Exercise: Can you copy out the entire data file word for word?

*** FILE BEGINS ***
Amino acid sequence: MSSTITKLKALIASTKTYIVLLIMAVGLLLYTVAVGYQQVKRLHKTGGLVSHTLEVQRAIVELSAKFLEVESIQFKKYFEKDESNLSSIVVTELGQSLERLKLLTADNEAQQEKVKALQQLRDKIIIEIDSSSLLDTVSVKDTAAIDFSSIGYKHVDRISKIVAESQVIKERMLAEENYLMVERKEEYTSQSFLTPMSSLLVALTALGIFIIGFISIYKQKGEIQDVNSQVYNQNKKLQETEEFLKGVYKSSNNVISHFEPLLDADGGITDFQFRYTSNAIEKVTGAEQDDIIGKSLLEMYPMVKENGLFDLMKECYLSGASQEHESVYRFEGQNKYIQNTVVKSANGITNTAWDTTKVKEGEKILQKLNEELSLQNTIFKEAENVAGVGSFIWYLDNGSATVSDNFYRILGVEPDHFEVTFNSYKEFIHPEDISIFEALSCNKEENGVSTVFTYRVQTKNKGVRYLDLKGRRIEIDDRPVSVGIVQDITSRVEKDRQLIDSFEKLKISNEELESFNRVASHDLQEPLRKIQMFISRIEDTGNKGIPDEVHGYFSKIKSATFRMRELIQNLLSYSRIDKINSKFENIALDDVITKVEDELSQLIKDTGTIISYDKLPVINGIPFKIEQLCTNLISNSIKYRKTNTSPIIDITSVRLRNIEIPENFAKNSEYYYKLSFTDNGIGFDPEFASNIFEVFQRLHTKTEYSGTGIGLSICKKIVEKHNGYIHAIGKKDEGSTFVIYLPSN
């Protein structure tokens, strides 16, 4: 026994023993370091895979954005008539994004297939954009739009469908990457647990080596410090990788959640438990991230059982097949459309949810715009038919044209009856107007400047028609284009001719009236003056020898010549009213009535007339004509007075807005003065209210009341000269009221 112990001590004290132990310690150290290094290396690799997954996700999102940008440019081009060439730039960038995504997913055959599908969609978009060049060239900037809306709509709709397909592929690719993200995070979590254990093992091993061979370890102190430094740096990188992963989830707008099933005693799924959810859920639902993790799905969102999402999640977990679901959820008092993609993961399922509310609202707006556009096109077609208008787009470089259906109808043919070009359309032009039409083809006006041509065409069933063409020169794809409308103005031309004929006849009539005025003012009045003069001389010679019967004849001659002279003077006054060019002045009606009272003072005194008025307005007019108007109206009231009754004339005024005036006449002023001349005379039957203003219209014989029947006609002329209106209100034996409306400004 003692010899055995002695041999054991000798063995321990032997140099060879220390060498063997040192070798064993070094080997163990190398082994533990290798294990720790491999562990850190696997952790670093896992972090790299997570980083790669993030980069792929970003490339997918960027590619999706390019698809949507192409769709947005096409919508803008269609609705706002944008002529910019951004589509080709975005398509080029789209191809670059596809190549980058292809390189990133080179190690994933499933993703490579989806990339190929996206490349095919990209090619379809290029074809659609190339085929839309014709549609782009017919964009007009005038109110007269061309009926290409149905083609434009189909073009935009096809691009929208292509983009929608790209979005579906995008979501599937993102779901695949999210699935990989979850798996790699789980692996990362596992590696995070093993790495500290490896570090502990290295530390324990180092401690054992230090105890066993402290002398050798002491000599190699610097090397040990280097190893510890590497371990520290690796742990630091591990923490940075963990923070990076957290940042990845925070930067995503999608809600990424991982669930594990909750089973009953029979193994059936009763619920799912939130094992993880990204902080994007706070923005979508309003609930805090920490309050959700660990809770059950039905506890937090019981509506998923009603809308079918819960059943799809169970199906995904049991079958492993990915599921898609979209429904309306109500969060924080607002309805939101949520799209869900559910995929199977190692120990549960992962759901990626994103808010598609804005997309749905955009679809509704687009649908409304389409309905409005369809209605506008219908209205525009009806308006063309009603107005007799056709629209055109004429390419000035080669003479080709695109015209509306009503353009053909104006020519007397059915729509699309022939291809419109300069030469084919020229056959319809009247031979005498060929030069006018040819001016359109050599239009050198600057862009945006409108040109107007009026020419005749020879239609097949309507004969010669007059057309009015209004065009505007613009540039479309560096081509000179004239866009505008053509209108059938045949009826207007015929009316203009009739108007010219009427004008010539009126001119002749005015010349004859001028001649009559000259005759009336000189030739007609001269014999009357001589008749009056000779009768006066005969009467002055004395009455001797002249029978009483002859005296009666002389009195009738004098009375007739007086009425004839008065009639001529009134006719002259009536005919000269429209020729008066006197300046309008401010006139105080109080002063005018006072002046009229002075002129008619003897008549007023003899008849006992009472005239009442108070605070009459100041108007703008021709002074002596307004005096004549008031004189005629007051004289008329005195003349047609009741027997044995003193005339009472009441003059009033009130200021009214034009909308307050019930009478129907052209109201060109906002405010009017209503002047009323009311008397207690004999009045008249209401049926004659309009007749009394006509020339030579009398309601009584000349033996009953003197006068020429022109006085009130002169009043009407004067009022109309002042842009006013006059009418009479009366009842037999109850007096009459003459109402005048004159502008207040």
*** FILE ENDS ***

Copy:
Amino acid sequence: MSSTITKLKALIASTKTYIVLLIMAVGLLLYTVAVGYQQVKRLHKTGGLVSHTLEVQRAIVELSAKFLEVESIQFKKYFEKDESNLSSIVVTELGQSLERLKLLTADNEAQQEKVKALQQLRDKIIIEIDSSSLLDTVSVKDTAAIDFSSIGYKHVDRISKIVAESQVIKERMLAEENYLMVERKEEYTSQSFLTPMSSLLVALTALGIFIIGFISIYKQKGEIQDVNSQVYNQNKKLQETEEFLKGVYKSSNNVISHFEPLLDADGGITDFQFRYTSNAIEKVTGAEQDDIIGKSLLEMYPMVKENGLFDLMKECYLSGASQEHESVYRFEGQNKYIQNTVVKSANGITNTAWDTTKVKEGEKILQKLNEELSLQNTIFKEAENVAGVGSFIWYLDNGSATVSDNFYRILGVEPDHFEVTFNSYKEFIHPEDISIFEALSCNKEENGVSTVFTYRVQTKNKGVRYLDLKGRRIEIDDRPVSVGIVQDITSRVEKDRQLIDSFEKLKISNEELESFNRVASHDLQEPLRKIQMFISRIEDTGNKGIPDEVHGYFSKIKSATFRMRELIQNLLSYSRIDKINSKFENIALDDVITKVEDELSQLIKDTGTIISYDKLPVINGIPFKIEQLCTNLISNSIKYRKTNTSPIIDITSVRLRNIEIPENFAKNSEYYYKLSFTDNGIGFDPEFASNIFEVFQRLHTKTEYSGTGIGLSICKKIVEKHNGYIHAIGKKDEGSTFVIYLPSN
């Protein structure tokens, strides 16, 4: 026994023993370091895979954005008539994004297939954009739009469908990457647990080596410090990788959640438990991230059982097949459309949810715009038919044209009856107007400047028609284009001719009236003056020898010549009213009535007339004509007075807005003065209210009341000269009221 112990001590004290132990310690150290290094290396690799997954996700999102940008440019081009060439730039960038995504997913055959599908969609978009060049060239900037809306709509709709397909592929690719993200995070979590254990093992091993061979370890102190430094740096990188992963989830707008099933005693799924959810859920639902993790799905969102999402999640977990679901959820008092993609993961399922509310609202707006556009096109077609208008787009470089259906109808043919070009359309032009039409083809006006041509065409069933063409020169794809409308103005031309004929006849009539005025003012009045003069001389010679019967004849001659002279003077006054060019002045009606009272003072005194008025307005007019108007109206009231009754004339005024005036006449002023001349005379039957203003219209014989029947006609002329209106209100034996409306400004 003692010899055995002695041999054991000798063995321990032997140099060879220390060498063997040192070798064993070094080997163990190398082994533990290798294990720790491999562990850190696997952790670093896992972090790299997570980083790669993030980069792929970003490339997918960027590619999706390019698809949507192409769709947005096409919508803008269609609705706002944008002529910019951004589509080709975005398509080029789209191809670059596809190549980058292809390189990133080179190690994933499933993703490579989806990339190929996206490349095919990209090619379809290029074809659609190339085929839309014709549609782009017919964009007009005038109110007269061309009926290409149905083609434009189909073009935009096809691009929208292509983009929608790209979005579906995008979501599937993102779901695949999210699935990989979850798996790699789980692996990362596992590696995070093993790495500290490896570090502990290295530390324990180092401690054992230090105890066993402290002398050798002491000599190699610097090397040990280097190893510890590497371990520290690796742990630091591990923490940075963990923070990076957290940042990845925070930067995503999608809600990424991982669930594990909750089973009953029979193994059936009763619920799912939130094992993880990204902080994007706070923005979508309003609930805090920490309050959700660990809770059950039905506890937090019981509506998923009603809308079918819960059943799809169970199906995904049991079958492993990915599921898609979209429904309306109500969060924080607002309805939101949520799209869900559910995929199977190692120990549960992962759901990626994103808010598609804005997309749905955009679809509704687009649908409304389409309905409005369809209605506008219908209205525009009806308006063309009603107005007799056709629209055109004429390419000035080669003479080709695109015209509306009503353009053909104006020519007397059915729509699309022939291809419109300069030469084919020229056959319809009247031979005498060929030069006018040819001016359109050599239009050198600057862009945006409108040109107007009026020419005749020879239609097949309507004969010669007059057309009015209004065009505007613009540039479309560096081509000179004239866009505008053509209108059938045949009826207007015929009316203009009739108007010219009427004008010539009126001119002749005015010349004859001028001649009559000259005759009336000189030739007609001269014999009357001589008749009056000779009768006066005969009467002055004395009455001797002249029978009483002859005296009666002389009195009738004098009375007739007086009425004839008065009639001529009134006719002259009536005919000269429209020729008066006197300046309008401010006139105080109080002063005018006072002046009229002075002129008619003897008549007023003899008849006992009472005239009442108070605070009459100041108007703008021709002074002596307004005096004549008031004189005629007051004289008329005195003349047609009741027997044995003193005339009472009441003059009033009130200021009214034009909308307050019930009478129907052209109201060109906002405010009017209503002047009323009311008397207690004999009045008249209401049926004659309009007749009394006509020339030579009398309601009584000349033996009953003197006068020429022109006085009130002169009043009407004067009022109309002042842009006013006059009418009479009366009842037999109850007096009459003459109402005048004159502008207040």